York is known to have been occupied by the Britons, and was chosen by the Romans as their most important centre in north Britain and named Eboracum or Eburacur.
See Francis Drake, Eboracum: or the History and Antiquities of the City of York, from its original to the present time (1736); Extracts from the Municipal Records of the City of York during the Reigns of Edward IV., Edward V.
This scheme, however, was defeated by the sudden elevation of Constantine at Eboracum (York) on the death of his father, and by the action of Maximianus and Maxentius in Italy.
(C. PF.) Eburacum, or Eboracum (probably a later variant), the Roman name of York in England.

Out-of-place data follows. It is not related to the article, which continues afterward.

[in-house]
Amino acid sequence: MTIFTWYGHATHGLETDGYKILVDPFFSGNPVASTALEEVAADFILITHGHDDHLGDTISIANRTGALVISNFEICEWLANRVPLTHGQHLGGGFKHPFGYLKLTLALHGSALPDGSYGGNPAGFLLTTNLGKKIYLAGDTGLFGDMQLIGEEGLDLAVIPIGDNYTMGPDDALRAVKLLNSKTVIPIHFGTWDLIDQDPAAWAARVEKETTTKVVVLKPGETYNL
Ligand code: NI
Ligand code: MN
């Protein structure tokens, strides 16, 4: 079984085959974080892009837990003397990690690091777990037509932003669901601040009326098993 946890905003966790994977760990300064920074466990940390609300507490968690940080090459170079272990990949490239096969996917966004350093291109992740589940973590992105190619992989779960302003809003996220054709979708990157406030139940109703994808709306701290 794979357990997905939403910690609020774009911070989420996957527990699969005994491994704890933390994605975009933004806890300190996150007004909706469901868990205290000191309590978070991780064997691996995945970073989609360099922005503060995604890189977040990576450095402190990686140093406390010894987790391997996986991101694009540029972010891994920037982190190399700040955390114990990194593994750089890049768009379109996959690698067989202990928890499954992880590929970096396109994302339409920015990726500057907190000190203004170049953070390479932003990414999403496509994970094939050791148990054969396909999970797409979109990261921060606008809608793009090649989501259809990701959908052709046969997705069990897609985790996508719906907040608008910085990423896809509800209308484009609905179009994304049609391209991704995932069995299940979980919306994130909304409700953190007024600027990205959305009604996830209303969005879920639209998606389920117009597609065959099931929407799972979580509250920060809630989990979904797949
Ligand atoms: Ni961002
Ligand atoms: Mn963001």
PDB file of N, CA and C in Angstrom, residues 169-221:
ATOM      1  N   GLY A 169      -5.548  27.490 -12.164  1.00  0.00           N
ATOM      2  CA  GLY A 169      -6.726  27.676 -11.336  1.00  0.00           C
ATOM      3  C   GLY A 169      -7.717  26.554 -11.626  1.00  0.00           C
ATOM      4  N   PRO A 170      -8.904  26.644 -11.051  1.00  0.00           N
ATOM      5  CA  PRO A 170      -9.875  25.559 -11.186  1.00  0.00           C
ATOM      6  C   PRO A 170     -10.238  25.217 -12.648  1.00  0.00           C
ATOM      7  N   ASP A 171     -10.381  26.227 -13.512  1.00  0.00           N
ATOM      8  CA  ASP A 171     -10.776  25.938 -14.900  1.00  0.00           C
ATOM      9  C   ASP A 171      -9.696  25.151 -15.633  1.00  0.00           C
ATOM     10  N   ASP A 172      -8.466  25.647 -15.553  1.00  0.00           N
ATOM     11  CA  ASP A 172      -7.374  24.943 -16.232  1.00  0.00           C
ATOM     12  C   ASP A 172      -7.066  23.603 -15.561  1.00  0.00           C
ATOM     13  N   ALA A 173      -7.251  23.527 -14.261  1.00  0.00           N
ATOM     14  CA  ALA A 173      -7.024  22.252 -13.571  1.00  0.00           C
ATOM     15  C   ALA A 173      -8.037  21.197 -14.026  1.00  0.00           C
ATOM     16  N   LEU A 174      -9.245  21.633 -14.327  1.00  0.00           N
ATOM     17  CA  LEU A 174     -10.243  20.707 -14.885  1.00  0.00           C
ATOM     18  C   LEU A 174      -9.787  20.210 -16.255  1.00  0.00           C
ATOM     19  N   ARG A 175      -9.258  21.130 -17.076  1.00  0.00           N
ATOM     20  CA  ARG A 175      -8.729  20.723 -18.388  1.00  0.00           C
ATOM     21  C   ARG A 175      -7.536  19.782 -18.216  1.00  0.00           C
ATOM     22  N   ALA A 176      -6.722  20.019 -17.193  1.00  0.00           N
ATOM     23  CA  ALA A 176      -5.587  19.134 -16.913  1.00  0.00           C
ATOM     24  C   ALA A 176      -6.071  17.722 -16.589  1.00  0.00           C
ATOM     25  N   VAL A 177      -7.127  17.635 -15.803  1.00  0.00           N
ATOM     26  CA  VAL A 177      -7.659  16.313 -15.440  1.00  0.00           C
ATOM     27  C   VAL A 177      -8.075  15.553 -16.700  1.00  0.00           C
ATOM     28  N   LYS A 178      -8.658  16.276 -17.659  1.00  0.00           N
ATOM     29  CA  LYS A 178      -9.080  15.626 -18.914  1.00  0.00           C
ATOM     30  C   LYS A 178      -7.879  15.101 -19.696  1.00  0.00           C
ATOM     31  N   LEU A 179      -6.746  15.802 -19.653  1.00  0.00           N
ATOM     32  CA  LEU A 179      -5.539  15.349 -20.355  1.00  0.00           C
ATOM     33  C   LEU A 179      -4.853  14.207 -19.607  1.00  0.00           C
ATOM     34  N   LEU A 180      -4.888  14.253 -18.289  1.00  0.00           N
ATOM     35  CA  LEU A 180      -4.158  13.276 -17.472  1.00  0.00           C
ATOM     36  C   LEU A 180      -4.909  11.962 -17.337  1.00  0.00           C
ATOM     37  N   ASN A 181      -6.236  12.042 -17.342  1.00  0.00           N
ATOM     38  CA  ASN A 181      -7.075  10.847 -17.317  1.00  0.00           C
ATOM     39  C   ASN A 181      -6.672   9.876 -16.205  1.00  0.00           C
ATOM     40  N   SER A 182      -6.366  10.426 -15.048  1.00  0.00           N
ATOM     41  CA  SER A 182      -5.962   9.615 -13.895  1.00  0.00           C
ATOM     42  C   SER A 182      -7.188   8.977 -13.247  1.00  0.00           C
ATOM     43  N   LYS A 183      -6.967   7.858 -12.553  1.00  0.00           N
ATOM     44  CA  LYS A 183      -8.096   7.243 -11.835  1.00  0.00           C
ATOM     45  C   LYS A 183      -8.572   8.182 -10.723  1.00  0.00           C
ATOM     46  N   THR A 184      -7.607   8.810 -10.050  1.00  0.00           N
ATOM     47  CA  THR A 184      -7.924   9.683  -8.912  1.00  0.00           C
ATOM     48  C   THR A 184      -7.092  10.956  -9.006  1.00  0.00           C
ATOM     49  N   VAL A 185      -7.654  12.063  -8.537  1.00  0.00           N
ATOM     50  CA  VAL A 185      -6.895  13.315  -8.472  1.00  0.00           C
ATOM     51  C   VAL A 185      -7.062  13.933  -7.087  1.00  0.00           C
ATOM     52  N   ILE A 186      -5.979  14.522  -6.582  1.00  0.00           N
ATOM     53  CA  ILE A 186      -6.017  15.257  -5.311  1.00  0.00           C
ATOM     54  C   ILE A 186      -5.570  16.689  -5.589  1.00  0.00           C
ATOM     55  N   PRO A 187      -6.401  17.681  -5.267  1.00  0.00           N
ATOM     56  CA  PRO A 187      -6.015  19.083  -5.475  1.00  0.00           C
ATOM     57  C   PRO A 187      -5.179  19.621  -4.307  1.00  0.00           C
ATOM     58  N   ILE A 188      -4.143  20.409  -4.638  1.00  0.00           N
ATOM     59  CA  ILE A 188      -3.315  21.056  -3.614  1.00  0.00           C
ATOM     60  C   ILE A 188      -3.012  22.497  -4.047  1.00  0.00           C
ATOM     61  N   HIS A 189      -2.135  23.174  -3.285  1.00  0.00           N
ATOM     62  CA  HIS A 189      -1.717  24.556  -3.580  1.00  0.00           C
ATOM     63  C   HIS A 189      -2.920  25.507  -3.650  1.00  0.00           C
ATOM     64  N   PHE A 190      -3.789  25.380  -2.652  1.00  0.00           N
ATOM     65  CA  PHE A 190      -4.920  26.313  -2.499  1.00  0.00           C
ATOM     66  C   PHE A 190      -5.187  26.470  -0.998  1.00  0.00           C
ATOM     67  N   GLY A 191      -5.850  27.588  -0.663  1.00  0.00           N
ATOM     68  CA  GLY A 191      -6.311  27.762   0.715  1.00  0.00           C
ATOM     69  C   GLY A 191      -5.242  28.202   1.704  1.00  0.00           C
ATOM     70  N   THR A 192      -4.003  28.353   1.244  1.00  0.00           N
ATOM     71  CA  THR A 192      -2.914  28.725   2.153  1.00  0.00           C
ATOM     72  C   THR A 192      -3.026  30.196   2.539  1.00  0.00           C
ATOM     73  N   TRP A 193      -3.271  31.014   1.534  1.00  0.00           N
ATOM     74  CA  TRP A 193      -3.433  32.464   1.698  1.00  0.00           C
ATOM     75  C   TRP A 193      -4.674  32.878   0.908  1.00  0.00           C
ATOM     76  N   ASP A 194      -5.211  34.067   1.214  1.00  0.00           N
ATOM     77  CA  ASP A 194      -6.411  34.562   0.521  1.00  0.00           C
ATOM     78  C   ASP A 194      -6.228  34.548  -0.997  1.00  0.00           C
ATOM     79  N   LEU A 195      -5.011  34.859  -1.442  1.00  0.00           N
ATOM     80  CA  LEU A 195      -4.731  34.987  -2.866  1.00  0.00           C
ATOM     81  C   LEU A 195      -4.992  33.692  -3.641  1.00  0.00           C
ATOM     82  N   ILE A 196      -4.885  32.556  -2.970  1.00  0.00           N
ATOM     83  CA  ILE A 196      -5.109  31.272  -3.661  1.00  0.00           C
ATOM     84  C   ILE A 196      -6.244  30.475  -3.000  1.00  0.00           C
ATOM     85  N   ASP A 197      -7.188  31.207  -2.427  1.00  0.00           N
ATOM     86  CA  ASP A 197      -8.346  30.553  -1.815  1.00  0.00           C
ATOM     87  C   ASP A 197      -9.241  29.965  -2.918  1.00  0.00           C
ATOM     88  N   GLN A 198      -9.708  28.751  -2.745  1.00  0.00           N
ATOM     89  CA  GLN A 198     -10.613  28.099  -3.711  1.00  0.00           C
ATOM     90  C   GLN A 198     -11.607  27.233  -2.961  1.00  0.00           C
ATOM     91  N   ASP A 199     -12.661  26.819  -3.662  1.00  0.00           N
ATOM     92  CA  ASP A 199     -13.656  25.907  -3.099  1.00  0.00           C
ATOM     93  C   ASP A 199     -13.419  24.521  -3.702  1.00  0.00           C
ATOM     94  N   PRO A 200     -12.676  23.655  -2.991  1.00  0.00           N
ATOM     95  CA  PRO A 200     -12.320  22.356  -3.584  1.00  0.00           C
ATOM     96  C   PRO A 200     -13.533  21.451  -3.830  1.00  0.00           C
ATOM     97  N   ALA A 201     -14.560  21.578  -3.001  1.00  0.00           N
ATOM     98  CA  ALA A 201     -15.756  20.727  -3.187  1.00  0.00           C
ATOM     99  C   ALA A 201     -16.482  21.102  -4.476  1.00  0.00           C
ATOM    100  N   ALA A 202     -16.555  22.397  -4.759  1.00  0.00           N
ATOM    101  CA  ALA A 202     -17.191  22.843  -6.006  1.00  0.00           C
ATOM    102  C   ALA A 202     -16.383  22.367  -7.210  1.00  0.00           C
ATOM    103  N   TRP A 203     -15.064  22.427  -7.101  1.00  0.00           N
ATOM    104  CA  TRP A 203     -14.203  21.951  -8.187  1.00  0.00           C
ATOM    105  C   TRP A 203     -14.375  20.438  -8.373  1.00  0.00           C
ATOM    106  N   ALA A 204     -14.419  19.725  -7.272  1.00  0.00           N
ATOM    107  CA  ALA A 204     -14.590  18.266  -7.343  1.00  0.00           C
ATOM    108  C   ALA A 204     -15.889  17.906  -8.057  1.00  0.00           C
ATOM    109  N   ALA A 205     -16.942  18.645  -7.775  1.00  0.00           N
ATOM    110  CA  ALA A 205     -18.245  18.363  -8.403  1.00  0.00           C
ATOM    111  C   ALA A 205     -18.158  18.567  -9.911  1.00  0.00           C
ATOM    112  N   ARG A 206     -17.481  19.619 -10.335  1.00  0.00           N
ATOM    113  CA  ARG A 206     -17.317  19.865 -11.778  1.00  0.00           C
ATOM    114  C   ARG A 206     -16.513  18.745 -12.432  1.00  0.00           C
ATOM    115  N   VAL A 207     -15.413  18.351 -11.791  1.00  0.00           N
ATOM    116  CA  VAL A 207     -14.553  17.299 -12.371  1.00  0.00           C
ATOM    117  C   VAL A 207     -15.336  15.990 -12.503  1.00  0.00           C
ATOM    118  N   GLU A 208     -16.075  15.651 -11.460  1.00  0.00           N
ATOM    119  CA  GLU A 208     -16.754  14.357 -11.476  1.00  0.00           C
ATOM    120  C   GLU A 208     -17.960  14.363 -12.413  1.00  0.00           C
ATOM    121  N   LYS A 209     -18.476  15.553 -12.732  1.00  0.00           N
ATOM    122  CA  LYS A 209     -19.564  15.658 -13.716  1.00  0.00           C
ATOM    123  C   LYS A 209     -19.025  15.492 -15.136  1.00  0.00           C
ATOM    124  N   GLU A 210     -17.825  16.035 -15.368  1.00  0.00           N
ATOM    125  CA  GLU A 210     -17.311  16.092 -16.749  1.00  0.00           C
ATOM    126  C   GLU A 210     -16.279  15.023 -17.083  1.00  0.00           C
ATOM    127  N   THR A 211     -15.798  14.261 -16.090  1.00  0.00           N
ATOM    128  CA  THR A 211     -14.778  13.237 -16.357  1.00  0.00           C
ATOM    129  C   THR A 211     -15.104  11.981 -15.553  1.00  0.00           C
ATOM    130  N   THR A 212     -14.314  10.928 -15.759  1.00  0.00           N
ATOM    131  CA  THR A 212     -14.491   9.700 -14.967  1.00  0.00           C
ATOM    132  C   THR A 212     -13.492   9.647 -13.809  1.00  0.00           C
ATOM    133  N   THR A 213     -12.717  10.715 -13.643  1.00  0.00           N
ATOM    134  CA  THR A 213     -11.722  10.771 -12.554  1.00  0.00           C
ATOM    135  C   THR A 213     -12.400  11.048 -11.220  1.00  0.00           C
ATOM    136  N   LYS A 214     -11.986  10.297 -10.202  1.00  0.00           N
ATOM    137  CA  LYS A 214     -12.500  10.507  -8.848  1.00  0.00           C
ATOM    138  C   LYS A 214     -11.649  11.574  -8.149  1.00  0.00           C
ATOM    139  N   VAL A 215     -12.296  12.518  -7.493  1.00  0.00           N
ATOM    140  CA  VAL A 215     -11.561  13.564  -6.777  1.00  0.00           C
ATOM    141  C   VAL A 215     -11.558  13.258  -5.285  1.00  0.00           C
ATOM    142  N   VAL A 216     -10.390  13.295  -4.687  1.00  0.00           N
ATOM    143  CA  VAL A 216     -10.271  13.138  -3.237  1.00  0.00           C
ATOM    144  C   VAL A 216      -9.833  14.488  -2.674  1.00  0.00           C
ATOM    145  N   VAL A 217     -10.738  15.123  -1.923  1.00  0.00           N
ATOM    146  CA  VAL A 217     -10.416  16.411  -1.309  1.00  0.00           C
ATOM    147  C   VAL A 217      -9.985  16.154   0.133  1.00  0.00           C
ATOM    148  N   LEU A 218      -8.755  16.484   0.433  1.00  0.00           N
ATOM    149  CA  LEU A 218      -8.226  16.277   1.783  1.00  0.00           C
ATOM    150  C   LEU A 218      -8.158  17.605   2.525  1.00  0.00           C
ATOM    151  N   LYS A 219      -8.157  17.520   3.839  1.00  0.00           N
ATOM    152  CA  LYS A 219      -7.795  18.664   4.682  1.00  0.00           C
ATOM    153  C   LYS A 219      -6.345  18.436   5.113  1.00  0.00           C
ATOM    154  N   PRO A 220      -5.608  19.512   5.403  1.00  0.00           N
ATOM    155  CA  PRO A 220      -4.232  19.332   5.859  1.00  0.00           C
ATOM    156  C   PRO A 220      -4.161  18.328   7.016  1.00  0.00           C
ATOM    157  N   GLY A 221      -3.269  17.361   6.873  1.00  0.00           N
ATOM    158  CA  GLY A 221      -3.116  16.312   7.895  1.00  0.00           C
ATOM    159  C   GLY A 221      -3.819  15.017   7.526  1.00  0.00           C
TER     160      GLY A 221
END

The name is preserved in the abbreviated form Ebor in the official name of the archbishop of York, but the philological connexion between Eboracum and the modern name York is doubtful and has probably been complicated by Danish influence.
Their chief town was Eburacum (or Eboracum; York).
He obtained the title of Augustus on the 1st of May 305, and died the following year shortly before the 25th of July at Eboracum (York) during an expedition against the Picts and Scots.
After the death of Severus (211) at Eboracum (York) in Britain, Caracalla and his brother Geta, who had accompanied their father, returned to Rome as colleagues in the supreme power.
ALCUIN (ALCHUINE), a celebrated ecclesiastic and man of learning in the 8th century, who liked to be called by the Latin name of Albinus, and at the Academy of the palace took the surname of Flaccus, was born at Eboracum (York) in 735.